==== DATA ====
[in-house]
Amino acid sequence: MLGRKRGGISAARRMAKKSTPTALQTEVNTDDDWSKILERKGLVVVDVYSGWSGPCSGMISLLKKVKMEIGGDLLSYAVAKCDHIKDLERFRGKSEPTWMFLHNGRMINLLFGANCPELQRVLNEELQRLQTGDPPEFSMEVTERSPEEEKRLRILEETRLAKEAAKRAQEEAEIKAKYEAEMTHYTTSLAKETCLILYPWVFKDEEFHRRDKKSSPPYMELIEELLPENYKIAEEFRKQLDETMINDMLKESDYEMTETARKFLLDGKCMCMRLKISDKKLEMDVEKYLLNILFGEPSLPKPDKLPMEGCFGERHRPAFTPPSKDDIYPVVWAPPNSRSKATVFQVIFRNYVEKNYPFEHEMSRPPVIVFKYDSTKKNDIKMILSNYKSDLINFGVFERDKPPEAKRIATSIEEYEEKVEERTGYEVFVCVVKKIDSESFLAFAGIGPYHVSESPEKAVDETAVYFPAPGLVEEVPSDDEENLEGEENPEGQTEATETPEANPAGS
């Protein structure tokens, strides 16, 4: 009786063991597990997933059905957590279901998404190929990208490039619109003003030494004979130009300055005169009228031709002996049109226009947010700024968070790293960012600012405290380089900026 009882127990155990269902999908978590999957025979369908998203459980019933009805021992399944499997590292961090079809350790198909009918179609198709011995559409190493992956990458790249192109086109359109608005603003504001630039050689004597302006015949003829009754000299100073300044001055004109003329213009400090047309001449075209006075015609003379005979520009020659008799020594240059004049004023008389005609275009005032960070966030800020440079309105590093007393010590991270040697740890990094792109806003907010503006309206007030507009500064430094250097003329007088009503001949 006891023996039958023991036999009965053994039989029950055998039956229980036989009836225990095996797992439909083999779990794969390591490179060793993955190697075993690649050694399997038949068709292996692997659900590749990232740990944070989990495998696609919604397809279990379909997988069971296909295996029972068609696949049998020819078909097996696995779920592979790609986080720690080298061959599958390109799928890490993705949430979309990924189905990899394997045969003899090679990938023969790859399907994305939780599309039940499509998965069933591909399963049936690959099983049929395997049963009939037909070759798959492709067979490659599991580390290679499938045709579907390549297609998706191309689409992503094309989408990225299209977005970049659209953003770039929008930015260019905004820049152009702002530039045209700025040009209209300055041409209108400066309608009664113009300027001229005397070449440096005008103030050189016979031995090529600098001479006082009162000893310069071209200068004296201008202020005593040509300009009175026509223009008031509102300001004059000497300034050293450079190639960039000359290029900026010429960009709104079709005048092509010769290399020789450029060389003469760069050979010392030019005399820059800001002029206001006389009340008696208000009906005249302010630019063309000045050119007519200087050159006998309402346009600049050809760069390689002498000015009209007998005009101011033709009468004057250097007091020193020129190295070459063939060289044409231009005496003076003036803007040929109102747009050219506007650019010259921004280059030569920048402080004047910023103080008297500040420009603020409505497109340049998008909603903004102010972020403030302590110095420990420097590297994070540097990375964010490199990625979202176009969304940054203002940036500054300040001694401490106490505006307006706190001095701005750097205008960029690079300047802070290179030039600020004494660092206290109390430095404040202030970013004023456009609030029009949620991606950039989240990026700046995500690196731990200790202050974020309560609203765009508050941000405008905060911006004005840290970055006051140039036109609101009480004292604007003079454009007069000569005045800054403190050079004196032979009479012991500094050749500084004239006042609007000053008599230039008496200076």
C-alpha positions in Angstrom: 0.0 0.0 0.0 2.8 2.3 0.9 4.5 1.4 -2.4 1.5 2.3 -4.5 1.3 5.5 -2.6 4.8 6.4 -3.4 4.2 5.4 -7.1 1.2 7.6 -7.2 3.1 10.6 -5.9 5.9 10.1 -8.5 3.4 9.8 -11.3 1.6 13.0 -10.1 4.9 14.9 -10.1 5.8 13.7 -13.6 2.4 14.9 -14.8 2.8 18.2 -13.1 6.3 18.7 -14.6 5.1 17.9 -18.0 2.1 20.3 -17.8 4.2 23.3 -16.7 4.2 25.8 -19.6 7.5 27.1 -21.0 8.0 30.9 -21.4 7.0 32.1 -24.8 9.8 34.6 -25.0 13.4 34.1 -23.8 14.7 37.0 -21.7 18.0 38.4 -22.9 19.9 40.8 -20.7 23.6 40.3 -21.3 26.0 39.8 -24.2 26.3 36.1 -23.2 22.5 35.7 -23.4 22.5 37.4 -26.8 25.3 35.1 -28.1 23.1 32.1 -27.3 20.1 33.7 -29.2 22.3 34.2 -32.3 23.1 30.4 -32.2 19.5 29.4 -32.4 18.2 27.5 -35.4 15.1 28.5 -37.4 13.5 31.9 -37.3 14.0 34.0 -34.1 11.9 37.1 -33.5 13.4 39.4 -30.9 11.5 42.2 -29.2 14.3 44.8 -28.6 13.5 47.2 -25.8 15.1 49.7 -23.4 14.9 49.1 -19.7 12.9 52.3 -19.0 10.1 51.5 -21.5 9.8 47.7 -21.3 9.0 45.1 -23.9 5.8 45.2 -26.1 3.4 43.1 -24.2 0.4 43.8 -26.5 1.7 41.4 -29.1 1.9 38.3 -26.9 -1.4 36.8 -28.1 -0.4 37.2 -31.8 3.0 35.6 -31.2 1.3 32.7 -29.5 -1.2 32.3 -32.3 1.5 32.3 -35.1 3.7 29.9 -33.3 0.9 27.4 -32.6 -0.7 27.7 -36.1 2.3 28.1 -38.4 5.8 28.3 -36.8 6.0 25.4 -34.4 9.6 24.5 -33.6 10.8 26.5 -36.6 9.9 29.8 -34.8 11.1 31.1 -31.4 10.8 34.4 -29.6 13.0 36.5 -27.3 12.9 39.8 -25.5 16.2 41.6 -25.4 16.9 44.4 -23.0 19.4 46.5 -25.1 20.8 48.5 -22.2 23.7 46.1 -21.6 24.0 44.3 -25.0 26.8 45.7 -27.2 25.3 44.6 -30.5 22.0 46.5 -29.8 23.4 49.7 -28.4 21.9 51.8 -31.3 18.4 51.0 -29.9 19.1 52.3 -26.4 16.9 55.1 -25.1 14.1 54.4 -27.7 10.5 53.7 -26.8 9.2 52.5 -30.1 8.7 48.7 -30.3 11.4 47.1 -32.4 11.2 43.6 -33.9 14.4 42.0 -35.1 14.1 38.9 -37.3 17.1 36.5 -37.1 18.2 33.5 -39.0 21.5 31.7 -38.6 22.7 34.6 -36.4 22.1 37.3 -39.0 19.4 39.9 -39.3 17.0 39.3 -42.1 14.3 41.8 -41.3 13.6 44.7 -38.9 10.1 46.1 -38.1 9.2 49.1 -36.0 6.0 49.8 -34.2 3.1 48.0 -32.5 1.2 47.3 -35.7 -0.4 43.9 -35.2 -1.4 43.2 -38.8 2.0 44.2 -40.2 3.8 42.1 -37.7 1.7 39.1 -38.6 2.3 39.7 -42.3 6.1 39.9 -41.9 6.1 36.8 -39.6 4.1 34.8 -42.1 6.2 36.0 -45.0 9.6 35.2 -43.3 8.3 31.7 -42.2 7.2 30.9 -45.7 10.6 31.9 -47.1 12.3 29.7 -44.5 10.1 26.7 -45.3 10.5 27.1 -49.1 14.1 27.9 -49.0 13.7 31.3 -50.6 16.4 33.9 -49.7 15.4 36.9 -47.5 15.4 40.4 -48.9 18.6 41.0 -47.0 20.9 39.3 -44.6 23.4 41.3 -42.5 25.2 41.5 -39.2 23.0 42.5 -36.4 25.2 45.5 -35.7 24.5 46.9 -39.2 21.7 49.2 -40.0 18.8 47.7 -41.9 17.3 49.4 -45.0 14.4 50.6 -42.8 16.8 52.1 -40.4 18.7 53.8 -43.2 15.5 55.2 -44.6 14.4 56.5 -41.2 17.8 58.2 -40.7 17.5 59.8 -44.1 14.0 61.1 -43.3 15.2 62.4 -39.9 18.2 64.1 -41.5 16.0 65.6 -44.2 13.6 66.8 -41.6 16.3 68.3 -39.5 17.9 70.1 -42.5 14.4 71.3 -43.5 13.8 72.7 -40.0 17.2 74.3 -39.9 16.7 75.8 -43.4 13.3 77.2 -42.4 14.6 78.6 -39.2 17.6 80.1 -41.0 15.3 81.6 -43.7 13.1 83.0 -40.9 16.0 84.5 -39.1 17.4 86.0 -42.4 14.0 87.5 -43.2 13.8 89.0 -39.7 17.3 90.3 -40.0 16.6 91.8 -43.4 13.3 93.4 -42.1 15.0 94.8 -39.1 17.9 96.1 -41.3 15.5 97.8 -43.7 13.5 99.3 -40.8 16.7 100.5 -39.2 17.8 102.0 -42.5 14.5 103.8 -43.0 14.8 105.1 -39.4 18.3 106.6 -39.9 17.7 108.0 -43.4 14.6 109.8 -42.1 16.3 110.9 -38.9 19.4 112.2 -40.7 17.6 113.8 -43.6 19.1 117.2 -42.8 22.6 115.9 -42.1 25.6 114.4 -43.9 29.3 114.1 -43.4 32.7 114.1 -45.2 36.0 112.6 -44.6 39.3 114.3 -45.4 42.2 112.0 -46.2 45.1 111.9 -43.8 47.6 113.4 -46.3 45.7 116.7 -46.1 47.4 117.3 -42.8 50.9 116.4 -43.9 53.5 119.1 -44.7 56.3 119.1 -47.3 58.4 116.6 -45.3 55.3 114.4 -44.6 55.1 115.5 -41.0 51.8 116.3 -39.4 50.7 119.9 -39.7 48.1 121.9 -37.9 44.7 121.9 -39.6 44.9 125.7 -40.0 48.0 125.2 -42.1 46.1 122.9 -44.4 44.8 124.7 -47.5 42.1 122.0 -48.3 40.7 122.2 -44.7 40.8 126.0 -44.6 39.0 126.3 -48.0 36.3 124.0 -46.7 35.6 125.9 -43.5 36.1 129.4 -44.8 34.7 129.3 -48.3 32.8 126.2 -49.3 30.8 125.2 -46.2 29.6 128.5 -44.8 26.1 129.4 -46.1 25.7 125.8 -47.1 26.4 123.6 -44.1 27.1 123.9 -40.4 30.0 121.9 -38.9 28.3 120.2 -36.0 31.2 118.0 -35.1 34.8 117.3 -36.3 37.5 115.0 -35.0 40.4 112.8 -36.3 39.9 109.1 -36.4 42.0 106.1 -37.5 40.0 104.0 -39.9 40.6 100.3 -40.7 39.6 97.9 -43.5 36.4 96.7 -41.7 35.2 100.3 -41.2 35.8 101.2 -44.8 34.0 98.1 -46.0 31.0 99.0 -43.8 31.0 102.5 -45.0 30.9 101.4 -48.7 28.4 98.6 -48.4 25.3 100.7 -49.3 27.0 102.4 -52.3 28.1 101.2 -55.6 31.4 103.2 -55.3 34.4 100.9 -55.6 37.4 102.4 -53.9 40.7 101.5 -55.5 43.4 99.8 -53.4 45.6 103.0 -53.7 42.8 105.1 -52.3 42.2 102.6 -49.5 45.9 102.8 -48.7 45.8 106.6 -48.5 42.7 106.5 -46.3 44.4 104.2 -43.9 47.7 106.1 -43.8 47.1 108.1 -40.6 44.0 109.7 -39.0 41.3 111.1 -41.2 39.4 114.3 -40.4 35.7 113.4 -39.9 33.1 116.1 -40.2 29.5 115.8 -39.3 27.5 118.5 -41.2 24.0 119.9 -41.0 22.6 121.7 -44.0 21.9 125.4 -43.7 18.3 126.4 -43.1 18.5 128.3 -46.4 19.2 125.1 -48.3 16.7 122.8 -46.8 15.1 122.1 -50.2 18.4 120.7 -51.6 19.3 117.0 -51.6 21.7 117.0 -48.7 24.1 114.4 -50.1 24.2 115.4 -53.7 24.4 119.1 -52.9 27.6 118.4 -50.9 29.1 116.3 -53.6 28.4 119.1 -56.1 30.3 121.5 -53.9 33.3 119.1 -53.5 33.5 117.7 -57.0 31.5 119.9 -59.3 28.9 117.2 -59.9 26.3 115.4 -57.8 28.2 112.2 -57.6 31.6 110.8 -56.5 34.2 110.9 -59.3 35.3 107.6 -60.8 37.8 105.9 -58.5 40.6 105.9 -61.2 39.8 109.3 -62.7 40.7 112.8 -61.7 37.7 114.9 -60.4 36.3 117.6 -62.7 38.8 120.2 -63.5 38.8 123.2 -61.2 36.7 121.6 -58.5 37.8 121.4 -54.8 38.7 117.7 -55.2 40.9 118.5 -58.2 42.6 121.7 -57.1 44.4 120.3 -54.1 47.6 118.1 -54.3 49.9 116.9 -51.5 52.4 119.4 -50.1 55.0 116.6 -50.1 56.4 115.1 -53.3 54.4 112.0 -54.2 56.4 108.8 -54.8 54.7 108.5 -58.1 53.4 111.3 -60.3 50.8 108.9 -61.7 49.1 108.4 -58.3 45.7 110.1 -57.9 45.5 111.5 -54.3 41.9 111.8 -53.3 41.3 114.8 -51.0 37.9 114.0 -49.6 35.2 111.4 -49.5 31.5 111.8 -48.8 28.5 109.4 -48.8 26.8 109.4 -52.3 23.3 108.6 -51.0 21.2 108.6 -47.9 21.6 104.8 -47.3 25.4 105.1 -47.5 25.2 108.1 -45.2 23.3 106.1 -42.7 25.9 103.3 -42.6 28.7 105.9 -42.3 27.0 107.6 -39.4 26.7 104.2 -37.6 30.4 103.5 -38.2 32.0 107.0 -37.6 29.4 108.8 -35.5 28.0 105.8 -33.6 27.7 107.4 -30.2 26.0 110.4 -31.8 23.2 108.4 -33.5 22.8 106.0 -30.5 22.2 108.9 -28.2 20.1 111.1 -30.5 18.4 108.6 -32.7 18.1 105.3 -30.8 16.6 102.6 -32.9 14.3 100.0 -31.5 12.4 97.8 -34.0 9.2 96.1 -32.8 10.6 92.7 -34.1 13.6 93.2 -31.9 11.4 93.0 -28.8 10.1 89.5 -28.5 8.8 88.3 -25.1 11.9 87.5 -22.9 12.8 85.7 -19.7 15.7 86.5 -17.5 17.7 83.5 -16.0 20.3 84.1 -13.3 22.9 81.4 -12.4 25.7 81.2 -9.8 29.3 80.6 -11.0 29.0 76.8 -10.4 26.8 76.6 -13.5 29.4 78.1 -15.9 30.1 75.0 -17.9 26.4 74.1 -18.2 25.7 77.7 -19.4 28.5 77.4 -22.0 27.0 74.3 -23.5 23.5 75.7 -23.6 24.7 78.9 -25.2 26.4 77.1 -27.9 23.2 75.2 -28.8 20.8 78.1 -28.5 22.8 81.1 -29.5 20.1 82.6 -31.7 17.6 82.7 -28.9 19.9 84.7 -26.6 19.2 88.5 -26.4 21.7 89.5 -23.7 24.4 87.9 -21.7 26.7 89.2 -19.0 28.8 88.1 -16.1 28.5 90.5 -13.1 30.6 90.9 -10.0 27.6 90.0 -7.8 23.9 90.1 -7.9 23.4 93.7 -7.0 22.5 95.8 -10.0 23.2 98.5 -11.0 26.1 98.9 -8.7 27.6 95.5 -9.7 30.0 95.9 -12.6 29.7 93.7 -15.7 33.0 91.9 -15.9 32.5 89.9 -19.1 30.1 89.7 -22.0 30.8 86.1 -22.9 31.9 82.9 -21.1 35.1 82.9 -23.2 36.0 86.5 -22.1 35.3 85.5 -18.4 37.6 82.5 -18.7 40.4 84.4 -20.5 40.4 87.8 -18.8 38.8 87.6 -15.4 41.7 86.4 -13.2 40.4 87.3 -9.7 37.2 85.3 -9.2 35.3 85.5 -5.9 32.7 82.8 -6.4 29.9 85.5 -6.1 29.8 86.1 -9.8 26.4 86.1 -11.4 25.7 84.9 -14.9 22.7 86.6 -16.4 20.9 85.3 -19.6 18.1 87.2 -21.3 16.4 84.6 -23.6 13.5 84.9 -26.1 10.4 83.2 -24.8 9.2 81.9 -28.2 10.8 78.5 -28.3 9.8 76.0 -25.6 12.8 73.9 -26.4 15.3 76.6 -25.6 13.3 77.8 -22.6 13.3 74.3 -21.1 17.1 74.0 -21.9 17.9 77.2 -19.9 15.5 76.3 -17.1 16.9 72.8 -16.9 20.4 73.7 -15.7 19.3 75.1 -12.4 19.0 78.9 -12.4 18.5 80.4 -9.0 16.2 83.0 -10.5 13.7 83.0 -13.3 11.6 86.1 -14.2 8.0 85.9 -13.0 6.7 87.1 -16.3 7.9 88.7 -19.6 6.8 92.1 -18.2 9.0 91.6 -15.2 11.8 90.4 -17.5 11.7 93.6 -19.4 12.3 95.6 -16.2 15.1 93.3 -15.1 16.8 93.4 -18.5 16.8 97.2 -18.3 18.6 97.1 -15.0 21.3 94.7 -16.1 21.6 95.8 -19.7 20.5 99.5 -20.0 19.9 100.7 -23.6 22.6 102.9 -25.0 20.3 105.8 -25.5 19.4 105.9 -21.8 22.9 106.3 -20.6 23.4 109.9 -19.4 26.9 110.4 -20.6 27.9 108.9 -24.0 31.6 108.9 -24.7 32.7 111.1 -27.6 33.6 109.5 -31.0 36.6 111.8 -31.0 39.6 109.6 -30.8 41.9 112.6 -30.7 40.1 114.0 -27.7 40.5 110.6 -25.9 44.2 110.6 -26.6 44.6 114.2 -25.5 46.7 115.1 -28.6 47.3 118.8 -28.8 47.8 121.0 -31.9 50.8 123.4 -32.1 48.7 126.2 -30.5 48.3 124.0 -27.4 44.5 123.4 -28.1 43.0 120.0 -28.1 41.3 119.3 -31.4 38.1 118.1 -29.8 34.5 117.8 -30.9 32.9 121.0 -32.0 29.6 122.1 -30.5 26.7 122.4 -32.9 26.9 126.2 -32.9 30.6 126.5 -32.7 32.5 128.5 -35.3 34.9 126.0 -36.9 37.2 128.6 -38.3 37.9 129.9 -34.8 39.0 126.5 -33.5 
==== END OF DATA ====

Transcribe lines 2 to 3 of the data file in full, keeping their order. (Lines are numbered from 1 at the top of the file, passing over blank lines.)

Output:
Amino acid sequence: MLGRKRGGISAARRMAKKSTPTALQTEVNTDDDWSKILERKGLVVVDVYSGWSGPCSGMISLLKKVKMEIGGDLLSYAVAKCDHIKDLERFRGKSEPTWMFLHNGRMINLLFGANCPELQRVLNEELQRLQTGDPPEFSMEVTERSPEEEKRLRILEETRLAKEAAKRAQEEAEIKAKYEAEMTHYTTSLAKETCLILYPWVFKDEEFHRRDKKSSPPYMELIEELLPENYKIAEEFRKQLDETMINDMLKESDYEMTETARKFLLDGKCMCMRLKISDKKLEMDVEKYLLNILFGEPSLPKPDKLPMEGCFGERHRPAFTPPSKDDIYPVVWAPPNSRSKATVFQVIFRNYVEKNYPFEHEMSRPPVIVFKYDSTKKNDIKMILSNYKSDLINFGVFERDKPPEAKRIATSIEEYEEKVEERTGYEVFVCVVKKIDSESFLAFAGIGPYHVSESPEKAVDETAVYFPAPGLVEEVPSDDEENLEGEENPEGQTEATETPEANPAGS
């Protein structure tokens, strides 16, 4: 009786063991597990997933059905957590279901998404190929990208490039619109003003030494004979130009300055005169009228031709002996049109226009947010700024968070790293960012600012405290380089900026 009882127990155990269902999908978590999957025979369908998203459980019933009805021992399944499997590292961090079809350790198909009918179609198709011995559409190493992956990458790249192109086109359109608005603003504001630039050689004597302006015949003829009754000299100073300044001055004109003329213009400090047309001449075209006075015609003379005979520009020659008799020594240059004049004023008389005609275009005032960070966030800020440079309105590093007393010590991270040697740890990094792109806003907010503006309206007030507009500064430094250097003329007088009503001949 006891023996039958023991036999009965053994039989029950055998039956229980036989009836225990095996797992439909083999779990794969390591490179060793993955190697075993690649050694399997038949068709292996692997659900590749990232740990944070989990495998696609919604397809279990379909997988069971296909295996029972068609696949049998020819078909097996696995779920592979790609986080720690080298061959599958390109799928890490993705949430979309990924189905990899394997045969003899090679990938023969790859399907994305939780599309039940499509998965069933591909399963049936690959099983049929395997049963009939037909070759798959492709067979490659599991580390290679499938045709579907390549297609998706191309689409992503094309989408990225299209977005970049659209953003770039929008930015260019905004820049152009702002530039045209700025040009209209300055041409209108400066309608009664113009300027001229005397070449440096005008103030050189016979031995090529600098001479006082009162000893310069071209200068004296201008202020005593040509300009009175026509223009008031509102300001004059000497300034050293450079190639960039000359290029900026010429960009709104079709005048092509010769290399020789450029060389003469760069050979010392030019005399820059800001002029206001006389009340008696208000009906005249302010630019063309000045050119007519200087050159006998309402346009600049050809760069390689002498000015009209007998005009101011033709009468004057250097007091020193020129190295070459063939060289044409231009005496003076003036803007040929109102747009050219506007650019010259921004280059030569920048402080004047910023103080008297500040420009603020409505497109340049998008909603903004102010972020403030302590110095420990420097590297994070540097990375964010490199990625979202176009969304940054203002940036500054300040001694401490106490505006307006706190001095701005750097205008960029690079300047802070290179030039600020004494660092206290109390430095404040202030970013004023456009609030029009949620991606950039989240990026700046995500690196731990200790202050974020309560609203765009508050941000405008905060911006004005840290970055006051140039036109609101009480004292604007003079454009007069000569005045800054403190050079004196032979009479012991500094050749500084004239006042609007000053008599230039008496200076």